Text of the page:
Josep Uclés and Koak Prints Collection


This time, YiCOLLECTA has brought wonderful prints from two foreign artists. Both of them use lines to depict “human figures” that portray daily behaviors, providing however, different visual perceptions.

Spanish artist Joseph Uclés uses lines as the main subject, with the prints showcasing a dark and mysterious sense of ritualism in order to depict ironic elements. These symbols possess concrete human figures or objects that create a fantasy world full of surreal colors. The dark brushwork is deeply critical, and satirizes the fact that human beings may be monsters in human skin, living in the everyday world without us knowing it.

Joseph Uclés was born in 1952 in a town in Catalonia, Spain, and died in 2013. He was one of the representative artists of the European Neo-Sculpture School after the war. Joseph Uclés’s first exhibition was as the Badalona Museum, and his artistic career has flourished ever since. In 1978, he participated in the Senyi i Rauxa exhibition (featuring avant-garde Catalan art) at Pompidou Centre in Paris. He was later recognized and selected by Hans-Jürgen Müller (a major German gallery owner and writer) for his participation in the historic “Europa 79”, which at the time exhibited representative works of the 80’s avante-garde. His unique and critical style set him apart from the art market. Uclés’s collections are in the Barcelona Museum of Contemporary Art (MACBA), Badalona Museum, Granollers Museum, and private collections around the world.

Like Matisse (master of Fauvism), who uses clean lines to depart from the classical and idealized portrayal of the female body, San Francisco based artist Koak who specializes in comic art, uses multiple materials to create works with precise and neat brushstrokes that depicts women honestly. The awkward physical state of the characters permeate in her creations, beautiful yet challenging. She believes that people shouldn’t exist in a single emotional state, as it’s rare in real life. She attempts to liberate the image of women within an art history world written by men, and encapsulate the universal narrative and embodiment of women. In the painting, the lines of the female body are curved and irregular, conveying the original sense of vulnerability, in order for her audience to think about the meaning of humanity.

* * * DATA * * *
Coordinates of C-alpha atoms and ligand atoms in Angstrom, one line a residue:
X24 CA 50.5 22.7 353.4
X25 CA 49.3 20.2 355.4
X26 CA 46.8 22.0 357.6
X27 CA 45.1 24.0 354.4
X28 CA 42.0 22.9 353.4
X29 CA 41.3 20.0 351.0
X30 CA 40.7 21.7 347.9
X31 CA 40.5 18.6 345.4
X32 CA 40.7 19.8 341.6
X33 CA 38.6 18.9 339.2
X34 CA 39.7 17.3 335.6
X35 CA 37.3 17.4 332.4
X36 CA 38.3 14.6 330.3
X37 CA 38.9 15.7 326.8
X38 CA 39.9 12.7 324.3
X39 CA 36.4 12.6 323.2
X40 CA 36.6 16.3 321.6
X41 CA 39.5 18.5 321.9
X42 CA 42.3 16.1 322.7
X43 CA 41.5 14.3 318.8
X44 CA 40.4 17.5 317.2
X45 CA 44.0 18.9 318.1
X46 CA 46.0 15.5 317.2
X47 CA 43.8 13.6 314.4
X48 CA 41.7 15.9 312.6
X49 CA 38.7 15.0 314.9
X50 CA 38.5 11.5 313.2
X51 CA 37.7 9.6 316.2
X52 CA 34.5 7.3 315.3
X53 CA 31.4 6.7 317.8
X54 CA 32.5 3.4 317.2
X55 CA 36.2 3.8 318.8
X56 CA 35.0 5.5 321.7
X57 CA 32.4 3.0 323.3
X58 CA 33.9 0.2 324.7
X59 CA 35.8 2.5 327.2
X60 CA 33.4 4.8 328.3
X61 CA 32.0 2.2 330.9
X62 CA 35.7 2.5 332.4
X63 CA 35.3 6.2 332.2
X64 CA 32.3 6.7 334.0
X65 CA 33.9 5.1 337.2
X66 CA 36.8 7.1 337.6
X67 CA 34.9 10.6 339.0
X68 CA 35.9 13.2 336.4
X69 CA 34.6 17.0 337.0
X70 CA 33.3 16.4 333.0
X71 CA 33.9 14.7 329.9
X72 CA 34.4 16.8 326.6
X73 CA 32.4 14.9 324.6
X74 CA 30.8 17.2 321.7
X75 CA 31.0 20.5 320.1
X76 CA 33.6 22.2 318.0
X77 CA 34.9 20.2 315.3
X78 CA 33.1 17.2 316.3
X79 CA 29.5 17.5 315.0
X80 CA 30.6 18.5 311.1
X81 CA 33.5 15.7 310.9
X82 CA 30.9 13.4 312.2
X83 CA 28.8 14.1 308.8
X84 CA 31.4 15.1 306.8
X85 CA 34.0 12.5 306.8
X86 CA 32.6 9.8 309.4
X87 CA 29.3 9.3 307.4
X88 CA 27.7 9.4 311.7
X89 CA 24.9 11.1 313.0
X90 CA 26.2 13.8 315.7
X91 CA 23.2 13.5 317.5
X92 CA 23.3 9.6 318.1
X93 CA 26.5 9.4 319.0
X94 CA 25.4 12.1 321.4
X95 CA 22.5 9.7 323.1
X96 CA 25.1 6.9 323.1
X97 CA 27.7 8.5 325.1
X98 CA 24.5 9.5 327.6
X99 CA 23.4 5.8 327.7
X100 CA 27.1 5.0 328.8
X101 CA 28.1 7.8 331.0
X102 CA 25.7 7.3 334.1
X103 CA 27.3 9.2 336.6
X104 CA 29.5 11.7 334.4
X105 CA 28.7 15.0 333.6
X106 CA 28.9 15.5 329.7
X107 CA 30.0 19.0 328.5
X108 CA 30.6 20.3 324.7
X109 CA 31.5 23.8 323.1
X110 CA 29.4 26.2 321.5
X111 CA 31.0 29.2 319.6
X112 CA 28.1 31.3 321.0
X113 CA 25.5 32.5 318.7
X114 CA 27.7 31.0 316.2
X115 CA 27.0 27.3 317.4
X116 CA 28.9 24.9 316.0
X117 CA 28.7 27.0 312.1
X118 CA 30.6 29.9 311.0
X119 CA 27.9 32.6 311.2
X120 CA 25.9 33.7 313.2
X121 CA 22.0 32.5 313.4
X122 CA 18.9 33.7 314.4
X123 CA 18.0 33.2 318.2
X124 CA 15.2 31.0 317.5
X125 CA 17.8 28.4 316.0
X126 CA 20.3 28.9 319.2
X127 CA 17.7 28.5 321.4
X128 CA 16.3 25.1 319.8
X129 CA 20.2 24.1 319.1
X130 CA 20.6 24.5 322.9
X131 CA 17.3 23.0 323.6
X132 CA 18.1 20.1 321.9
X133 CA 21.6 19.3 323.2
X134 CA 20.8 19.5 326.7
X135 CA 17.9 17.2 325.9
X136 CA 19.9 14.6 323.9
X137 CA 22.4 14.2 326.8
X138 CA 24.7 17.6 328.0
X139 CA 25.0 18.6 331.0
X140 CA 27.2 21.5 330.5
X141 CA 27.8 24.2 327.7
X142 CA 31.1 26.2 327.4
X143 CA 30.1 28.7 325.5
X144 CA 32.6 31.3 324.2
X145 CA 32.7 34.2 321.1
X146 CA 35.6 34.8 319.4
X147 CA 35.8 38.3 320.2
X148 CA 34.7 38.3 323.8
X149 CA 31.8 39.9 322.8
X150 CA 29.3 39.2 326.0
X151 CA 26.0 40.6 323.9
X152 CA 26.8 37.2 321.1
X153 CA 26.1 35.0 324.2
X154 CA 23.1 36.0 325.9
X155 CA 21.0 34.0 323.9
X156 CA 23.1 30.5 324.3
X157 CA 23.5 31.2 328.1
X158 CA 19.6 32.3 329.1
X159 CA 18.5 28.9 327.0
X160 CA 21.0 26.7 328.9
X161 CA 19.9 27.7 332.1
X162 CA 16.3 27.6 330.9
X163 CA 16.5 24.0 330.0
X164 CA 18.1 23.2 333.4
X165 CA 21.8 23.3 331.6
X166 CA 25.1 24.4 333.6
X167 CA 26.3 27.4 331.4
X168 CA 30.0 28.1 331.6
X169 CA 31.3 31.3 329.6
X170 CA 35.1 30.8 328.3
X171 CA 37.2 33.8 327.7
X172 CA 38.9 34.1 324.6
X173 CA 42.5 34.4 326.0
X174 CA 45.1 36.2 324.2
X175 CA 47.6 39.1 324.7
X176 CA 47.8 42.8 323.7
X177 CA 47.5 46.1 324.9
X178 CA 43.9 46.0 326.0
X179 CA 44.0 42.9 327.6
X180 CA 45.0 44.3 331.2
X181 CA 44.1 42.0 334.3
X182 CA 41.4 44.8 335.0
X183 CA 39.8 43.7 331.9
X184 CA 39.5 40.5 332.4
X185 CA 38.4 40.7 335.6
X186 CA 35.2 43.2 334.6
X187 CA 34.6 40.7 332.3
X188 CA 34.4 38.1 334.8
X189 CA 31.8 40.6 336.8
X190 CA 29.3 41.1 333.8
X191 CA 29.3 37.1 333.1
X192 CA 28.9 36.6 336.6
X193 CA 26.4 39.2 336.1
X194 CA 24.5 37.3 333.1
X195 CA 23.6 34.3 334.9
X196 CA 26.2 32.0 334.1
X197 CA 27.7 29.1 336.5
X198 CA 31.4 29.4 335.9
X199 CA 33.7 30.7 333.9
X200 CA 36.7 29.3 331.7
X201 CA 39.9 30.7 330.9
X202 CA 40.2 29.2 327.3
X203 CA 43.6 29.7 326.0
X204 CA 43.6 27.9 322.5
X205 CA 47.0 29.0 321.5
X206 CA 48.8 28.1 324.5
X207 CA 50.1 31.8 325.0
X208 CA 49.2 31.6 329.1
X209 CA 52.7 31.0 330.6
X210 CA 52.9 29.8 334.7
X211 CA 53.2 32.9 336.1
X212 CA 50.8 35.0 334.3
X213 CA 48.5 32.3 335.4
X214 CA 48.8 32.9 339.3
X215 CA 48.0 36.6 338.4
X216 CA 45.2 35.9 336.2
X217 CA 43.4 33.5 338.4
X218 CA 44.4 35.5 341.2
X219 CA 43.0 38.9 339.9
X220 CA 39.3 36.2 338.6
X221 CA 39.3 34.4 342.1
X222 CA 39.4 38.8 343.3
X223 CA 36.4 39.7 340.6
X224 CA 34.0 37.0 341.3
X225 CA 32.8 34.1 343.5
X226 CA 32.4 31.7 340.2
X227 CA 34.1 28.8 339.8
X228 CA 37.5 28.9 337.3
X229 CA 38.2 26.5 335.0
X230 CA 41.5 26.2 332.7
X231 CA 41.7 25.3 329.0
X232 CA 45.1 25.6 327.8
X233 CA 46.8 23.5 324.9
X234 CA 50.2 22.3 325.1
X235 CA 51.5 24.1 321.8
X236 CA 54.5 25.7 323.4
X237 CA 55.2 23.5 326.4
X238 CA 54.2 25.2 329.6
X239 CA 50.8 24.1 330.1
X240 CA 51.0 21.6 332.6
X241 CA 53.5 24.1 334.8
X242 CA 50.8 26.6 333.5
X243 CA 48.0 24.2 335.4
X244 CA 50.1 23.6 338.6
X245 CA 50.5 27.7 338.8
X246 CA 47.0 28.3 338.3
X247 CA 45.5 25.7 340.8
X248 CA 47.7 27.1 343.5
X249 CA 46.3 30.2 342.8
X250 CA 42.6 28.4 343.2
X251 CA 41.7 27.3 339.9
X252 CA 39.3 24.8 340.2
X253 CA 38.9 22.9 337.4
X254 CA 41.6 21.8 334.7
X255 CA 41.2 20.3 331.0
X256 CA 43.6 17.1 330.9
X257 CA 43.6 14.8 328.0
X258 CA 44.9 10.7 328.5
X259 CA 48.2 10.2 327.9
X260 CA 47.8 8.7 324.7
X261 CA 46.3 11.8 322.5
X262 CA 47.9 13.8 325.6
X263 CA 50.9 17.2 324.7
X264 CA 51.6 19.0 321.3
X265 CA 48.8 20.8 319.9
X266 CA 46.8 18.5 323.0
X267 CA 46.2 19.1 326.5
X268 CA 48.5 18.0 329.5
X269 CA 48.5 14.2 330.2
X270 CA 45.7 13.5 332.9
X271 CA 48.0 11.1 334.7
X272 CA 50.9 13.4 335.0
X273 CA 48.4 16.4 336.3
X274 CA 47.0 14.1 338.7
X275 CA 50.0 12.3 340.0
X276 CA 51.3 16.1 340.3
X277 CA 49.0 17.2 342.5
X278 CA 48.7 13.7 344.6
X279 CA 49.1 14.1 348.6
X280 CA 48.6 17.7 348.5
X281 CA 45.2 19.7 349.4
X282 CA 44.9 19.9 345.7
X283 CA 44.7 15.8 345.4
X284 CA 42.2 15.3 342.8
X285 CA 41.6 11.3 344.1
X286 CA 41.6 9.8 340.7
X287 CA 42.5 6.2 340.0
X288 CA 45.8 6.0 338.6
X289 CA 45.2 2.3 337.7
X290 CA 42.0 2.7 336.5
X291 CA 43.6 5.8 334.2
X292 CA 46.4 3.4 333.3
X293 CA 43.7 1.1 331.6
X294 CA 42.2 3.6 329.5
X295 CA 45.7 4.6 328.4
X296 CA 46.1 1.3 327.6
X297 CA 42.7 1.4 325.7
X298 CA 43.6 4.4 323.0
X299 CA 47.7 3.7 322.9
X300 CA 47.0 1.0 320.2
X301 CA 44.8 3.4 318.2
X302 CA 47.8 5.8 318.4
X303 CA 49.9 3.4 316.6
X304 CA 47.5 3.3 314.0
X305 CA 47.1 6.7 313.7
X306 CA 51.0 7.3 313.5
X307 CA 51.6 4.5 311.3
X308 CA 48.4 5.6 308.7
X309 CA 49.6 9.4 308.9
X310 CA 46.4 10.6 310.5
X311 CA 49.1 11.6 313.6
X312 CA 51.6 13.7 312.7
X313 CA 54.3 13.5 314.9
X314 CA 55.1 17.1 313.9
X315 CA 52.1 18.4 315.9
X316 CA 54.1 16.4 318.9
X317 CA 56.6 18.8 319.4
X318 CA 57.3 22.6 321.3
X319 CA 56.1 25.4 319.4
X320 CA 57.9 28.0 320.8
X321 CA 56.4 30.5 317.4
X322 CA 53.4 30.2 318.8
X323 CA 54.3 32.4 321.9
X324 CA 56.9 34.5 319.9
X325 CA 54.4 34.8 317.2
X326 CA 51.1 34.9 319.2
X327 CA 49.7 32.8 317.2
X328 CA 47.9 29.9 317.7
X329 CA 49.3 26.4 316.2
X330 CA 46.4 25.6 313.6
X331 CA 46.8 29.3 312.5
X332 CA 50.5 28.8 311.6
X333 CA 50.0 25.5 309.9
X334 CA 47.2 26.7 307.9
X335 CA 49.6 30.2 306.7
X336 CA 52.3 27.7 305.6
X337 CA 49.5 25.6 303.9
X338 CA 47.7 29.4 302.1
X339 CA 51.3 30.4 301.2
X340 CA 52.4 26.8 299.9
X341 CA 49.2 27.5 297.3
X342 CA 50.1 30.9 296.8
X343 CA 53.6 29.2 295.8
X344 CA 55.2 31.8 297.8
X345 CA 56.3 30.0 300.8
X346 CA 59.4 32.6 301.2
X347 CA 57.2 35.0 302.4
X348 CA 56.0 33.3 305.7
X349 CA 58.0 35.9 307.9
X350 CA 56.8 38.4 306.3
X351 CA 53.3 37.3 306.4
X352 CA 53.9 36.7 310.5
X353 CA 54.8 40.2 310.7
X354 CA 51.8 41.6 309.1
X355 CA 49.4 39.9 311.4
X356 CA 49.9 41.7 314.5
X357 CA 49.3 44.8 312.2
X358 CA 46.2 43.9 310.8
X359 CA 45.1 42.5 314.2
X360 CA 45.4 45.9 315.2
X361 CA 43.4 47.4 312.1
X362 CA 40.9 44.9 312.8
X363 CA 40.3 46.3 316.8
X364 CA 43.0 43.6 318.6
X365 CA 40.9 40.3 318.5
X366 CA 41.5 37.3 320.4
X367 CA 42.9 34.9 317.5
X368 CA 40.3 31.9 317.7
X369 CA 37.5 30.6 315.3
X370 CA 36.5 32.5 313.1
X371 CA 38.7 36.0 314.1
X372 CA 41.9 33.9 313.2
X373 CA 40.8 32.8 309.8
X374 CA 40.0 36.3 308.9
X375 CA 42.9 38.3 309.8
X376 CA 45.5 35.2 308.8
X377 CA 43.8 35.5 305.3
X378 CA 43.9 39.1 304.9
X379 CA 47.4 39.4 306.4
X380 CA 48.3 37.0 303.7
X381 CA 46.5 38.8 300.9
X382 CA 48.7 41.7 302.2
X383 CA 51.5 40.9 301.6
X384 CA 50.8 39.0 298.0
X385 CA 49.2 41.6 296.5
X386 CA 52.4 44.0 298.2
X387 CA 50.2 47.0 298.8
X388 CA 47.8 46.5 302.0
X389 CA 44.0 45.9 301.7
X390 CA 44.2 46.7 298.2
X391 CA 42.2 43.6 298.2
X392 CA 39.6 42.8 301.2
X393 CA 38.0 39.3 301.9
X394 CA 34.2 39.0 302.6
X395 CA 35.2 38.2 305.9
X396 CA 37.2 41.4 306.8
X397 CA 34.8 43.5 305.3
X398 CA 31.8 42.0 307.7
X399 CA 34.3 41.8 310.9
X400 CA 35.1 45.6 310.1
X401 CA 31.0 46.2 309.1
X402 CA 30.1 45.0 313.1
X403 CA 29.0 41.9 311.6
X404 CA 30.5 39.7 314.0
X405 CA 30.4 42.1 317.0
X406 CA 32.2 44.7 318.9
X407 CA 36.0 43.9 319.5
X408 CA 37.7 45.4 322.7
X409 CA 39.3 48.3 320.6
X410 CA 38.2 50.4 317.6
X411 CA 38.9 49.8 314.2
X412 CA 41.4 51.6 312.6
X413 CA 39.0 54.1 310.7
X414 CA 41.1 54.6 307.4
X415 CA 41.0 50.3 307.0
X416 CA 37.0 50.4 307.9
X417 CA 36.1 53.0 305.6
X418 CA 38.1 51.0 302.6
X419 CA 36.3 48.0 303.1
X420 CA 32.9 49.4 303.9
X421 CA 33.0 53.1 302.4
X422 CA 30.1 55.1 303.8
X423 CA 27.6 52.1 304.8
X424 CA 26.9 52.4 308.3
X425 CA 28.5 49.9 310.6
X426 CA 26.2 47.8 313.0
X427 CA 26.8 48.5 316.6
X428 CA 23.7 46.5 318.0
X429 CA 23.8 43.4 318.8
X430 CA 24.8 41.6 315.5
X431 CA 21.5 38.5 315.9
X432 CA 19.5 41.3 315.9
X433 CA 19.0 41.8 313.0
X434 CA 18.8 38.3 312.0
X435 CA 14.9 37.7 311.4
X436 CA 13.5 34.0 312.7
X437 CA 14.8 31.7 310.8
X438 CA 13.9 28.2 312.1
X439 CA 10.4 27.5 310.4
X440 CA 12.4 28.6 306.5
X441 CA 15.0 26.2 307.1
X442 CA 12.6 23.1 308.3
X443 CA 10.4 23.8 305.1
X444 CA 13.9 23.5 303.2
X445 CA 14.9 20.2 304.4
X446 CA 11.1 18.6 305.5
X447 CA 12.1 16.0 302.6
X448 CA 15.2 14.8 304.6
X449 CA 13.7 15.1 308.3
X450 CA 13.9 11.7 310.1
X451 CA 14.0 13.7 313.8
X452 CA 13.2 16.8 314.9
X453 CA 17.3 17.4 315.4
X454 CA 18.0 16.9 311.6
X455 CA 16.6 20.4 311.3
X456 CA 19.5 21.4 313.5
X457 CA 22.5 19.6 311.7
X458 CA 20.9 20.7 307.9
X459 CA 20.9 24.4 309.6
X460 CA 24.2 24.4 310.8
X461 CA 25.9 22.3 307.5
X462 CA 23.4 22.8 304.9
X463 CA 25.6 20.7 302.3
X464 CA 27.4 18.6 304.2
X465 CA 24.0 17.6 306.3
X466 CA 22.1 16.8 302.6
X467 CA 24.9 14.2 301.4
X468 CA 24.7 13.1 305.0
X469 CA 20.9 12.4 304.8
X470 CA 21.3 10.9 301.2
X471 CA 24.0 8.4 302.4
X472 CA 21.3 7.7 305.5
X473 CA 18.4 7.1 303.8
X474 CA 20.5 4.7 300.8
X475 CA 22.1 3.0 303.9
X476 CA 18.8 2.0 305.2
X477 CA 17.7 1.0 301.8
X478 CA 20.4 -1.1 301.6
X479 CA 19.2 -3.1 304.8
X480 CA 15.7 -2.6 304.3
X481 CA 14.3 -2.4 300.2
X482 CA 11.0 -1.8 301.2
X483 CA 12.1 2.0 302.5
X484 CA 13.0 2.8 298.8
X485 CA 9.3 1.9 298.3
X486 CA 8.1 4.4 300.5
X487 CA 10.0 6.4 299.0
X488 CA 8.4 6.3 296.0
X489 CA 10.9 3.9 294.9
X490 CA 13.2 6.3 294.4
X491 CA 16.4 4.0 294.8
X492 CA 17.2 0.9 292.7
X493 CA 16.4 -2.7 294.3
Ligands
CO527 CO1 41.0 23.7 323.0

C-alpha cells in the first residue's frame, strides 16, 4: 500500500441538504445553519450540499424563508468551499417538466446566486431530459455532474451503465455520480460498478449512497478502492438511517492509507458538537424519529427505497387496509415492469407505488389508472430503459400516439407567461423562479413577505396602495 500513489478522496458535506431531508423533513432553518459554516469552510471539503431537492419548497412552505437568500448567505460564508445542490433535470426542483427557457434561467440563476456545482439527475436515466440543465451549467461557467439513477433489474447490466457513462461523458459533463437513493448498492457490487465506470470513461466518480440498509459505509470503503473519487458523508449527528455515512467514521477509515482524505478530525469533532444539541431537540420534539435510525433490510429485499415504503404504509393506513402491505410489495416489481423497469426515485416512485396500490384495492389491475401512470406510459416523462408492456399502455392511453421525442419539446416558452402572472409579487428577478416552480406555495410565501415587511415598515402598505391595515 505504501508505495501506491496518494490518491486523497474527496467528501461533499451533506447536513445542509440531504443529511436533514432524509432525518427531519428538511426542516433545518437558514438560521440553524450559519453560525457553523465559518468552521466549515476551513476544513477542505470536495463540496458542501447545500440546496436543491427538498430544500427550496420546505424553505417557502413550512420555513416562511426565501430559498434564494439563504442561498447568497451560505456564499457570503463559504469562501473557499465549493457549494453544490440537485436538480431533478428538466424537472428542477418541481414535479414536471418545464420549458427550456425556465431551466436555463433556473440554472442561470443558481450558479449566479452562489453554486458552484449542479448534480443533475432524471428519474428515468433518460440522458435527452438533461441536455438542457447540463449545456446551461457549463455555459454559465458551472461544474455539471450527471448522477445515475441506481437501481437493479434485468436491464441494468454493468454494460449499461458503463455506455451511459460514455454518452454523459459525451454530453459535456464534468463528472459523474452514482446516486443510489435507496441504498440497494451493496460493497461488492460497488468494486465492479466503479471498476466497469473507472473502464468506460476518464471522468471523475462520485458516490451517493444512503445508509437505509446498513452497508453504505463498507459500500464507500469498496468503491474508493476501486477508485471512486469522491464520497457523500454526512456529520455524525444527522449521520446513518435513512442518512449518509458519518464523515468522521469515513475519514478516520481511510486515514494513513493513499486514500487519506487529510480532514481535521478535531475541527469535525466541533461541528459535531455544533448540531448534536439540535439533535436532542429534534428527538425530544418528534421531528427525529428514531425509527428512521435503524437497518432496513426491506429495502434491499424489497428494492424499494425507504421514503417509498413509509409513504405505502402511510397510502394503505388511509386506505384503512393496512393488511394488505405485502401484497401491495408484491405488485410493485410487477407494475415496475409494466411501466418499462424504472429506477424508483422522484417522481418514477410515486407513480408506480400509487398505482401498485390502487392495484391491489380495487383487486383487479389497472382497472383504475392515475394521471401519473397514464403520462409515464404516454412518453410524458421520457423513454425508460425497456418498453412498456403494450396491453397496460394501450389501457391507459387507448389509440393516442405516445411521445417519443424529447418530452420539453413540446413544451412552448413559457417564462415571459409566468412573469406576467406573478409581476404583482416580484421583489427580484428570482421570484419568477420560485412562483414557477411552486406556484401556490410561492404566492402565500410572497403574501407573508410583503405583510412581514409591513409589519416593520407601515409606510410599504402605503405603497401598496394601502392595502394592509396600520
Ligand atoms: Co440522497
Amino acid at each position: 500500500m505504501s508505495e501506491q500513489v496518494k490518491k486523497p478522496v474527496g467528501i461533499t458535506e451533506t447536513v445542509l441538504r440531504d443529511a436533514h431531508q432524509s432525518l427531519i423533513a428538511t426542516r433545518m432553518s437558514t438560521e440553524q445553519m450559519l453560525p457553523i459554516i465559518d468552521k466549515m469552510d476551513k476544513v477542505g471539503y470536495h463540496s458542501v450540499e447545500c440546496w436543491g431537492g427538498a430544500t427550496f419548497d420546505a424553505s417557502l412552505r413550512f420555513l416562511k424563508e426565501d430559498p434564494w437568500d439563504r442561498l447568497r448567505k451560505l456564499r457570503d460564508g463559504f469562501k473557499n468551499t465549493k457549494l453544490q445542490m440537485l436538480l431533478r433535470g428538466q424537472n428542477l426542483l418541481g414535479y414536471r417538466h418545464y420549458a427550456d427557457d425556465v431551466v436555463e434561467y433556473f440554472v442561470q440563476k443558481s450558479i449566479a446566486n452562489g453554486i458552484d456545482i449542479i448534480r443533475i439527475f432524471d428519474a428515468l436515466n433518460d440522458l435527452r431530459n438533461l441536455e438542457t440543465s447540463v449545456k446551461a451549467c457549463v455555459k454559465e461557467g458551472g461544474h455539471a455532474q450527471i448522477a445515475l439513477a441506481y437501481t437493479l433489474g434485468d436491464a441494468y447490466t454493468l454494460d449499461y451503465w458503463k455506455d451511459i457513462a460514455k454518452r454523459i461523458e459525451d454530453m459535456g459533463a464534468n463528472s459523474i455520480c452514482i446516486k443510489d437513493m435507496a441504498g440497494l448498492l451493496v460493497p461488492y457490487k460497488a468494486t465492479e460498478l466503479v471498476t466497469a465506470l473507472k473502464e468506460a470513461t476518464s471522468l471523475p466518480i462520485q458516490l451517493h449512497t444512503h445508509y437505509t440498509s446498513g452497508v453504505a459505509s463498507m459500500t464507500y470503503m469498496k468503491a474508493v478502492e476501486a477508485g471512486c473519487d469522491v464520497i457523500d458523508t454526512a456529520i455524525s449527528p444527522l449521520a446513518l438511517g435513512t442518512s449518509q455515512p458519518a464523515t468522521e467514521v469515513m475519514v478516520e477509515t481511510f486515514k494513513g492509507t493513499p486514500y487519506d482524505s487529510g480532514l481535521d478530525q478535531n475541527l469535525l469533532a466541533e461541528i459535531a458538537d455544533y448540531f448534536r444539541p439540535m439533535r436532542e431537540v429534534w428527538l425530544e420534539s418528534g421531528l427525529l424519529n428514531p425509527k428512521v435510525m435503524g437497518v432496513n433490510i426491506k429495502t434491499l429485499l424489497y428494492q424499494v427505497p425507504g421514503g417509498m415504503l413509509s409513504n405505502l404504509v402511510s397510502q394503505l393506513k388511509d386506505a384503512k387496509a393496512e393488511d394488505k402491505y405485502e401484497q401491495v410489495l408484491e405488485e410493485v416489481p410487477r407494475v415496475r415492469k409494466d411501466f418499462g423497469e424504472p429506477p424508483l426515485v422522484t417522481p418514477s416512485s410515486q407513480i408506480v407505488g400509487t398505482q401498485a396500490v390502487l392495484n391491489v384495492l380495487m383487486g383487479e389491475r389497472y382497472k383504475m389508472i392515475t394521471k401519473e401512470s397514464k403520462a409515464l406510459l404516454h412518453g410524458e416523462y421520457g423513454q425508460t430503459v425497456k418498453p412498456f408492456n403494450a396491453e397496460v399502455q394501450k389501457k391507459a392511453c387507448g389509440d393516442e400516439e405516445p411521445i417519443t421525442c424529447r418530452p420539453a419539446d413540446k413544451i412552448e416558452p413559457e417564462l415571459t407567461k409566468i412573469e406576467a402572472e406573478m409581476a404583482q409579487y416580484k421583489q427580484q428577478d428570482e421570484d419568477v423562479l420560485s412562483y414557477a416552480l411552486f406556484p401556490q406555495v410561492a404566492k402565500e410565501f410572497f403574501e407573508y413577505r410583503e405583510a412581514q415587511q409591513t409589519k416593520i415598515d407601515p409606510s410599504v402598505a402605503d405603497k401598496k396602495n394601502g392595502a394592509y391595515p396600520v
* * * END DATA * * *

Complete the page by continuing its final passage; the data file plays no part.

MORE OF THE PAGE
Koak has always been fascinated by the weak or non-mainstream cultures as a reaction to social norms. She believes that comics are an art form that combines visual art and literature. Comics are also an act of telling stories through visual language. Comics and paintings have similar forms to painting and convey narratives by using static lines, shapes and colors. However, there is an interesting question when it comes to painting, which is how to screen out text and create language in space and static images.

Koak was born in San Francisco in 1981 and currently lives and works in San Francisco. She holds a master’s degree in comic art from the California College of the Arts. Her works have been exhibited in art galleries in London, Los Angeles, and San Francisco.

*Since the works are overseas, it will take 2-3 weeks for delivery, please be patient*
(Exhibition Ended)